Ground-based telescopes paint a relatively tame picture of the cosmos. Earth's atmosphere and ionosphere screen out all forms of radiation except visible light, radio waves, and infrared signals. So, until the advent of satellites half a century ago, astronomers never captured the high-frequency wavelengths that issue from the most energetic explosions in space. "We were peeking out of this tiny little crack in the spectrum," says astrophysicist Donald Lamb of the University of Chicago. "Then, in the space age, the door swung wide open, and we went, 'Wow.'"
HETE is flanked by solar panels, and its gamma-ray detectors, built into the top, face away from the sun. The satellite is also equipped to detect and pinpoint X rays.Photograph courtesy of MIT
Space-based instruments beamed down scenes of extraordinary violence. Ultraviolet light streamed from dense, dying stars. X rays marked black holes and solar flares. And on July 2, 1967, two U.S. defense satellites on the lookout for clandestine nuclear testing detected a far more explosive phenomenon coming not from the Soviets but from some unidentified celestial source: a burst of gamma rays. The most powerful form of radiation in the electromagnetic spectrum, gamma rays were known to stream diffusely from radioactive nuclei and disturbances in the sun's magnetic field. But no one expected to see bright, brief gamma-ray beacons from the edges of the universe. The singular bursts fired more photons than any star in the firmament. They started suddenly, lasted only a few seconds, and then just as abruptly disappeared.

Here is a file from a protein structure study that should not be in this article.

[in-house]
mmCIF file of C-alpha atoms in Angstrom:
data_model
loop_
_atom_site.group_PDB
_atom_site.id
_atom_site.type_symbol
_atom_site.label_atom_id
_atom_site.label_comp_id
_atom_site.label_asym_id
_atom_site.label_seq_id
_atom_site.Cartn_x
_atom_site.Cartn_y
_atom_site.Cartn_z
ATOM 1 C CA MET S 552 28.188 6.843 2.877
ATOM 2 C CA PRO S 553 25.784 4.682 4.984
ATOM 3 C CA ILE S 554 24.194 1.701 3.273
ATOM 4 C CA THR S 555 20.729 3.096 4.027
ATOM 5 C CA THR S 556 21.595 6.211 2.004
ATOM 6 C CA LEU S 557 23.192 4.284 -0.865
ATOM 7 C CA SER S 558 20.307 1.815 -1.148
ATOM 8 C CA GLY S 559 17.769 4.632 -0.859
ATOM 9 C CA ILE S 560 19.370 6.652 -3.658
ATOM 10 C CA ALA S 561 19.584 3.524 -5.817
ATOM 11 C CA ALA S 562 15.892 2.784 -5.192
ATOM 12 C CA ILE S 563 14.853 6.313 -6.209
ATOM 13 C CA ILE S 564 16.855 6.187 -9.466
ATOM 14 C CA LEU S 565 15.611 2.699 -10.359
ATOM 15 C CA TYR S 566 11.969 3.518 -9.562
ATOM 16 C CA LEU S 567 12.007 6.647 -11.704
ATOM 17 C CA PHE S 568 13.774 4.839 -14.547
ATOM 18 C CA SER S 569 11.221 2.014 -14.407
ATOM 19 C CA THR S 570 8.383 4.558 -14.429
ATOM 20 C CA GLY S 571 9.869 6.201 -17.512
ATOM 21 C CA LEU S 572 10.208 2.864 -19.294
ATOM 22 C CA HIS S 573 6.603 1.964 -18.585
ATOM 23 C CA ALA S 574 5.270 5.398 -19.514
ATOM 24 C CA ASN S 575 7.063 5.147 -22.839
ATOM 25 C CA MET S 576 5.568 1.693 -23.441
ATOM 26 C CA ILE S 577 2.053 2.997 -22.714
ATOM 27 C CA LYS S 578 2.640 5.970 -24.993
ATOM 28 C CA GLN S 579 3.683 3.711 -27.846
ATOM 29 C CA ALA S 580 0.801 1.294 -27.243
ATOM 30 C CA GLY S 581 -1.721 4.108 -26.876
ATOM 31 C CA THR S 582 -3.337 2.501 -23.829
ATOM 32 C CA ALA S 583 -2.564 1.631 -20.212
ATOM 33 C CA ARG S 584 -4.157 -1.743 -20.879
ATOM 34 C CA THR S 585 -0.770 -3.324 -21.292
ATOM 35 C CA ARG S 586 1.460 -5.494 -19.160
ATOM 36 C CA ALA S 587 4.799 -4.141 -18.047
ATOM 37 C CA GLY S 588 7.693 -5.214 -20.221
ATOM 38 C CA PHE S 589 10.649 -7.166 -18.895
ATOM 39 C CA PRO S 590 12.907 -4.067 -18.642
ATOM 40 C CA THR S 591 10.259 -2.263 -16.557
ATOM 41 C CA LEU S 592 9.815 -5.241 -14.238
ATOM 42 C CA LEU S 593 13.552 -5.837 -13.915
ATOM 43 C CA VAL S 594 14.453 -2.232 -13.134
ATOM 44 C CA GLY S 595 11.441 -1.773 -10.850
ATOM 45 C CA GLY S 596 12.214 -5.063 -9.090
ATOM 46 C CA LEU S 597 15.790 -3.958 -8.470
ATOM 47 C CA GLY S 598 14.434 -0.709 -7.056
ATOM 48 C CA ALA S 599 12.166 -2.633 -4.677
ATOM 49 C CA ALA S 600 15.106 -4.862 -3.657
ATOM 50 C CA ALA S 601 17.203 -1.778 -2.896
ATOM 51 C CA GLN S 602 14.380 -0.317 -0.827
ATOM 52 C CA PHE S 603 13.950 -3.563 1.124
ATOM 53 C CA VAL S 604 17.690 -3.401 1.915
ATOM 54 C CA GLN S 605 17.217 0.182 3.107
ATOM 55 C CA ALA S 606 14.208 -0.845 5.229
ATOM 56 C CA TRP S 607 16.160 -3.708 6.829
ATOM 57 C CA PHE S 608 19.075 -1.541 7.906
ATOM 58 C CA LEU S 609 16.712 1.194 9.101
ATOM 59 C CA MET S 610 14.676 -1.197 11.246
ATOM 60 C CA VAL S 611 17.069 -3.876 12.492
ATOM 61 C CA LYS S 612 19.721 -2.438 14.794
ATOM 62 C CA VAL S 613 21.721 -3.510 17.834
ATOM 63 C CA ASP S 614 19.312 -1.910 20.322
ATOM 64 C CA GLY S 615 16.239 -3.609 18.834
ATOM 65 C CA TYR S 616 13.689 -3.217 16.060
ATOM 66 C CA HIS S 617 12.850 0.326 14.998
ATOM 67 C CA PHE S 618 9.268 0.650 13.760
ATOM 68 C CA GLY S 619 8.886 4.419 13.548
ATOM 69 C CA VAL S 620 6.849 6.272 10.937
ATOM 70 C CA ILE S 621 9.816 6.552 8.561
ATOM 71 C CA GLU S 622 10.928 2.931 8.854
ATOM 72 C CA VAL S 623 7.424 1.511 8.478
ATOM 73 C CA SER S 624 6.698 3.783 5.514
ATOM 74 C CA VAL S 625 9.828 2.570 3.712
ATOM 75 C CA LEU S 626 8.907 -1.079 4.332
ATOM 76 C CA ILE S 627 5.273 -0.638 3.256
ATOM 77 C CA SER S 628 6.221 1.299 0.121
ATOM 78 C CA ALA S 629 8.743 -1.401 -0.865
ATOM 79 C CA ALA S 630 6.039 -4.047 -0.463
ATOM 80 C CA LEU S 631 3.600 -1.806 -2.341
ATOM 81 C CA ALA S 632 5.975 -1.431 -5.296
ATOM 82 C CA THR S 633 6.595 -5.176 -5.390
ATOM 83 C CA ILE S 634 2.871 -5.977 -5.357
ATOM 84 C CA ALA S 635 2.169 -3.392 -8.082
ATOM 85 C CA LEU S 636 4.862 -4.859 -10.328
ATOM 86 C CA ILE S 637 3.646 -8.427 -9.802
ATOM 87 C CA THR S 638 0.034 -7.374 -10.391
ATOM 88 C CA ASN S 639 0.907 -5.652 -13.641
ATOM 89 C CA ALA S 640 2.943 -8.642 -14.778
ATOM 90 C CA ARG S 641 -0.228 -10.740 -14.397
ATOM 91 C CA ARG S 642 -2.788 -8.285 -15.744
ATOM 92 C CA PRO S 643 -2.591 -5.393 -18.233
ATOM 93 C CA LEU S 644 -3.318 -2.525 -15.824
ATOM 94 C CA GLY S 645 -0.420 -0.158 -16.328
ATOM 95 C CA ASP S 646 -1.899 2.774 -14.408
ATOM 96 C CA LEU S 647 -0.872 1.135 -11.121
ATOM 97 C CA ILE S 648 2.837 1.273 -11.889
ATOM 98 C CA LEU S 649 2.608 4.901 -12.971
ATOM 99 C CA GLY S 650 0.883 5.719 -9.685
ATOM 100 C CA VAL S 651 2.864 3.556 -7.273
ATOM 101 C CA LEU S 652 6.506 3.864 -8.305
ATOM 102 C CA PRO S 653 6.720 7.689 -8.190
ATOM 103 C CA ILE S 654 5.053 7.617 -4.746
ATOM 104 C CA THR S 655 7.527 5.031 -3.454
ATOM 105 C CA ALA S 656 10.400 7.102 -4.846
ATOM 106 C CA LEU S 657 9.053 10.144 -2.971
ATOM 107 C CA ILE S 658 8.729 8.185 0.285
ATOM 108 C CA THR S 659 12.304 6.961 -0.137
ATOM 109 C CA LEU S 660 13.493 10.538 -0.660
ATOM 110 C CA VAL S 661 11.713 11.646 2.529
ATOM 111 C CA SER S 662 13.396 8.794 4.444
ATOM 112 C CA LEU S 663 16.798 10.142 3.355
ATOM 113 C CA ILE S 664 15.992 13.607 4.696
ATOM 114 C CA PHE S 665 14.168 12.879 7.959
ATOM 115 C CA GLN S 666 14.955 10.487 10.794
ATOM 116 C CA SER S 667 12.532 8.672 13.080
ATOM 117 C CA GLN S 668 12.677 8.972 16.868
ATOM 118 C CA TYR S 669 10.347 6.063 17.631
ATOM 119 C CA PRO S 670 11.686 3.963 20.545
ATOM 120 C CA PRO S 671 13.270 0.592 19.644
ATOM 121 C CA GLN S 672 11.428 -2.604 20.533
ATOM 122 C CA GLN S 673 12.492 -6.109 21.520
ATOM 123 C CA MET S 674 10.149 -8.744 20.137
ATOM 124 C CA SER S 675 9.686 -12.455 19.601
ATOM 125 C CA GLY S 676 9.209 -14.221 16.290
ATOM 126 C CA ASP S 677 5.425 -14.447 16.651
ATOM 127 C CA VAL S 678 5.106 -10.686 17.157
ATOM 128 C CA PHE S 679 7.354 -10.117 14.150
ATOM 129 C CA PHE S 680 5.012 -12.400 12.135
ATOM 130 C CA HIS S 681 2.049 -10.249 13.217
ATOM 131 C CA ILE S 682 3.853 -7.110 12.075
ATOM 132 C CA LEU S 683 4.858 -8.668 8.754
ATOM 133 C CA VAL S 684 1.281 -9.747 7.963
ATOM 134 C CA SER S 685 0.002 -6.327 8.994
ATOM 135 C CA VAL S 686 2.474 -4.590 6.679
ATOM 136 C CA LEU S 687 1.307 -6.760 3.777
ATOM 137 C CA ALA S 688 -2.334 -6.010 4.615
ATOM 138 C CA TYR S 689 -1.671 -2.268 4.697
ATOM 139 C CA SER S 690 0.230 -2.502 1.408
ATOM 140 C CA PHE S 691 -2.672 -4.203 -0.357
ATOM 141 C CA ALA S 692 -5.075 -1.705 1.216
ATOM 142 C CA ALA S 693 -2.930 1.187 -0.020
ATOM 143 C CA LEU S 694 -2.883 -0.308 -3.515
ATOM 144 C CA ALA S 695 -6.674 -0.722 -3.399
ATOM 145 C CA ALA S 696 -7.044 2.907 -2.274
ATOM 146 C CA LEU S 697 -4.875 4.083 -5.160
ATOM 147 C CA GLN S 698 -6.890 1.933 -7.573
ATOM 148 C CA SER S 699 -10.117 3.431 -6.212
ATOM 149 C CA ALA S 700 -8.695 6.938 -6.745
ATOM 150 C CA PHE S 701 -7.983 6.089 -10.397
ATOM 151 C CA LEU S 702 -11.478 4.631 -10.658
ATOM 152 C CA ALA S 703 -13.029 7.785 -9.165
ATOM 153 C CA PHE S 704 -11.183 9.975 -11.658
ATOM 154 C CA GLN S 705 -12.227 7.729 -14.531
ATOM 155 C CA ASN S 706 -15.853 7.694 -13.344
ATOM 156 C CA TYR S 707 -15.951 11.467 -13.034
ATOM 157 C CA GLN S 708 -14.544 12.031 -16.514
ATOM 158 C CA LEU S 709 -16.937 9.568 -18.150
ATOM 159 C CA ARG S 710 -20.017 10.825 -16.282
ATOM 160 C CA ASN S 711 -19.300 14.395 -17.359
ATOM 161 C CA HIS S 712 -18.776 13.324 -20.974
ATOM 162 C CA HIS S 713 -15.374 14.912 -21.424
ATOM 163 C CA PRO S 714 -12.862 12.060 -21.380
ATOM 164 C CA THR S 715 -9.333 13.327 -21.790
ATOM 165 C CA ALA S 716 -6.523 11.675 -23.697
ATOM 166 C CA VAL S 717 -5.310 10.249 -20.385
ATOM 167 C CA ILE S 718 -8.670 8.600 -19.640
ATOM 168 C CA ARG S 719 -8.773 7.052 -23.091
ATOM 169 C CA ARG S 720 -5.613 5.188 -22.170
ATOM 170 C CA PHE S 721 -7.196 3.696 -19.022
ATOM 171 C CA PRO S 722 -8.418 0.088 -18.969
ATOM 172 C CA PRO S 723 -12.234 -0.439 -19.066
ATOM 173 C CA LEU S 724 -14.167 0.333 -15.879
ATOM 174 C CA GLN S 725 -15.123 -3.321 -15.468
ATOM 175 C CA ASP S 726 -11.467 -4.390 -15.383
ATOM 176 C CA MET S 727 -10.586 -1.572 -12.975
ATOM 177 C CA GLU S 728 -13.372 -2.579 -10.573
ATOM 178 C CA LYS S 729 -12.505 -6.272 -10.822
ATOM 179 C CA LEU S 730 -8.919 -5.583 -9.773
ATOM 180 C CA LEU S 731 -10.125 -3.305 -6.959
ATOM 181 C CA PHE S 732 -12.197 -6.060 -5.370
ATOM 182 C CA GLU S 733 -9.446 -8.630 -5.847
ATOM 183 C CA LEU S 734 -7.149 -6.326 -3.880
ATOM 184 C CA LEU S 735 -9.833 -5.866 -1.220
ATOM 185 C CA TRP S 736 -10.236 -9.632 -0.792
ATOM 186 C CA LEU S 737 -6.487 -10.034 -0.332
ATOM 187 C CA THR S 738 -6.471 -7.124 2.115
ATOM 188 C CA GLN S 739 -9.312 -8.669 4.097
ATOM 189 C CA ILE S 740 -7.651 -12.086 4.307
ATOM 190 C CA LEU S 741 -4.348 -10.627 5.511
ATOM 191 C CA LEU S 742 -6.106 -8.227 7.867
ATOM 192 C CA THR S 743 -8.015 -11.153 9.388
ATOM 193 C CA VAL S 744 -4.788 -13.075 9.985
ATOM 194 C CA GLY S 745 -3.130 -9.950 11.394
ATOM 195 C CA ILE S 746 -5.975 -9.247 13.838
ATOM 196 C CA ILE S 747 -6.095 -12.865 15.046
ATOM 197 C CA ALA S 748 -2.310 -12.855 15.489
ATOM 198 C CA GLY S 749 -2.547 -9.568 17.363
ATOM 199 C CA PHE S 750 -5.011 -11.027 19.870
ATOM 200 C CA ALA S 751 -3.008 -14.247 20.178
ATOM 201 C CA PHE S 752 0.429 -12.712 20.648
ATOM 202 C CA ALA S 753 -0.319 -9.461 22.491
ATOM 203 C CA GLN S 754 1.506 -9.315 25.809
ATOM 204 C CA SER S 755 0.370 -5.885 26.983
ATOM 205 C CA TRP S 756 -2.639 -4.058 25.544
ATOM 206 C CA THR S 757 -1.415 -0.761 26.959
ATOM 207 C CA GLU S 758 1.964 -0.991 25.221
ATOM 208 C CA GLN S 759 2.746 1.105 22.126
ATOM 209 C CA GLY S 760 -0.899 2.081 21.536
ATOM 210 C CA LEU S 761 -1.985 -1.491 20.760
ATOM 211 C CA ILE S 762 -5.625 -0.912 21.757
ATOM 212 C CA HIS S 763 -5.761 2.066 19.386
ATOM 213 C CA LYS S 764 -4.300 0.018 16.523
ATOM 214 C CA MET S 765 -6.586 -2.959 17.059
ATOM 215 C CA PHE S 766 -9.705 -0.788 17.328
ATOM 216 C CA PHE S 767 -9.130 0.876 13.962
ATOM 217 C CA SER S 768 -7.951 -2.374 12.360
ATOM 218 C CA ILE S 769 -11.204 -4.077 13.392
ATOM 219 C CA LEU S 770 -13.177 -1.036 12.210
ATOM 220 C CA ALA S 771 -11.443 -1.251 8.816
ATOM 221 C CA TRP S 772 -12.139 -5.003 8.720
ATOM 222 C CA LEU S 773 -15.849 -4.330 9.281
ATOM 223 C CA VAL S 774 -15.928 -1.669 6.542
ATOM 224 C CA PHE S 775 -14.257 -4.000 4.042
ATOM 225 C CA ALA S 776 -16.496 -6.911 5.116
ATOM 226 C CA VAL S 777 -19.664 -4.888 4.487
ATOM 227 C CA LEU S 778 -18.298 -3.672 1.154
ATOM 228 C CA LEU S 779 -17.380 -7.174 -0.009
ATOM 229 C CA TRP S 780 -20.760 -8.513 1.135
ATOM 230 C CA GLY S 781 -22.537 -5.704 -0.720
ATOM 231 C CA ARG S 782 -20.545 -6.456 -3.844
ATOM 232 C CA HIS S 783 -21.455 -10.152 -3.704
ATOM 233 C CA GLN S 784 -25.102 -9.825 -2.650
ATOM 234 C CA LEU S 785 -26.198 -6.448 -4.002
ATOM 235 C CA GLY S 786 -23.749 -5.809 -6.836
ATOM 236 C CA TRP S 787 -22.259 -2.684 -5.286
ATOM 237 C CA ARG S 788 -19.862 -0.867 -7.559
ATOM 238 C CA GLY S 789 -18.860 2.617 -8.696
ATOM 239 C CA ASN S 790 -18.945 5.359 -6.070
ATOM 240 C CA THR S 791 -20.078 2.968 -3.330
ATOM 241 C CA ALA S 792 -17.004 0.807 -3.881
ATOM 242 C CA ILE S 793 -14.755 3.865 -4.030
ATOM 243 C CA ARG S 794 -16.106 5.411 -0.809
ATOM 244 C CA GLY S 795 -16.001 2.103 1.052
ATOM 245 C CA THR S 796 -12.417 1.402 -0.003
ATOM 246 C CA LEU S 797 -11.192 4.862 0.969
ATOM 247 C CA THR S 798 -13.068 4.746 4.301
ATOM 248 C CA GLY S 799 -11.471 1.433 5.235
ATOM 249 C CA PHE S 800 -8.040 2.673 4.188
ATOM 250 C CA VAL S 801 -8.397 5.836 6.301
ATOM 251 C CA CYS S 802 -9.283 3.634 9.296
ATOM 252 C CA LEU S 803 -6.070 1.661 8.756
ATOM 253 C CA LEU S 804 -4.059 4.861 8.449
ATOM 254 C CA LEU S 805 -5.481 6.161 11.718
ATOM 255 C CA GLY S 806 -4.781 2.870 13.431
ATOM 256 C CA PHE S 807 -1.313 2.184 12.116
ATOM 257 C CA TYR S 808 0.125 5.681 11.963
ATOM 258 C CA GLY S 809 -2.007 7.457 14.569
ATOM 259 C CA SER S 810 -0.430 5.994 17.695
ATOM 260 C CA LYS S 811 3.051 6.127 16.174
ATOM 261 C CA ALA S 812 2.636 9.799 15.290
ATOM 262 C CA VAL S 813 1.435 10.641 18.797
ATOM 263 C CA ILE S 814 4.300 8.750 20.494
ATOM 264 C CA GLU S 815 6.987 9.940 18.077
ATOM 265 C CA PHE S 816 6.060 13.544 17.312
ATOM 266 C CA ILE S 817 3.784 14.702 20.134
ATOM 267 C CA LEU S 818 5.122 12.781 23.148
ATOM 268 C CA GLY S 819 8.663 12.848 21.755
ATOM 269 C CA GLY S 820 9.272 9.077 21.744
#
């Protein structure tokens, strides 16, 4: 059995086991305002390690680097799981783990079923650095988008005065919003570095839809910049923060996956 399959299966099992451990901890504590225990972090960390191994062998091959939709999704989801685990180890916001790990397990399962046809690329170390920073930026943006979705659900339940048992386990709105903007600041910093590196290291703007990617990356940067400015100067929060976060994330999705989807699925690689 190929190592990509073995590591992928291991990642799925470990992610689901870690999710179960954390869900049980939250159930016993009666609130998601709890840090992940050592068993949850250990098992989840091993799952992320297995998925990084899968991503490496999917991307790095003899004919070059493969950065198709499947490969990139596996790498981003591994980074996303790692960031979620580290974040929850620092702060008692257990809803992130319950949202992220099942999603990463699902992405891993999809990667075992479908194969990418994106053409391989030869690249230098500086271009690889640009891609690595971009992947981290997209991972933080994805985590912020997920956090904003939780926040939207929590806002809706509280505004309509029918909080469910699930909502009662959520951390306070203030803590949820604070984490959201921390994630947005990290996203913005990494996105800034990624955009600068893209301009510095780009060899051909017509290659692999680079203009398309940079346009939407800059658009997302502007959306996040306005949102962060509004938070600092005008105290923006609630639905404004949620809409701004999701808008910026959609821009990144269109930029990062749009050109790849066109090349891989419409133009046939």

Scientists have been trying to make sense of gamma-ray bursts ever since. "They're the most incredible astronomical events we know about," says Lamb. More than 100 models have been proposed to explain the origin of the phenomena. Some rely on mechanisms as far-fetched as comet-anticomet annihilation and interstellar warfare. But observations collected during the past decade support more-promising theories. Today most astronomers think gamma-ray bursts result when a massive and rapidly rotating star collapses in on itself to form a black hole. The collapsing star, or collapsar, is a kind of supernova, but the extraordinary heft and spin of the star bring it to a faster and more calamitous end.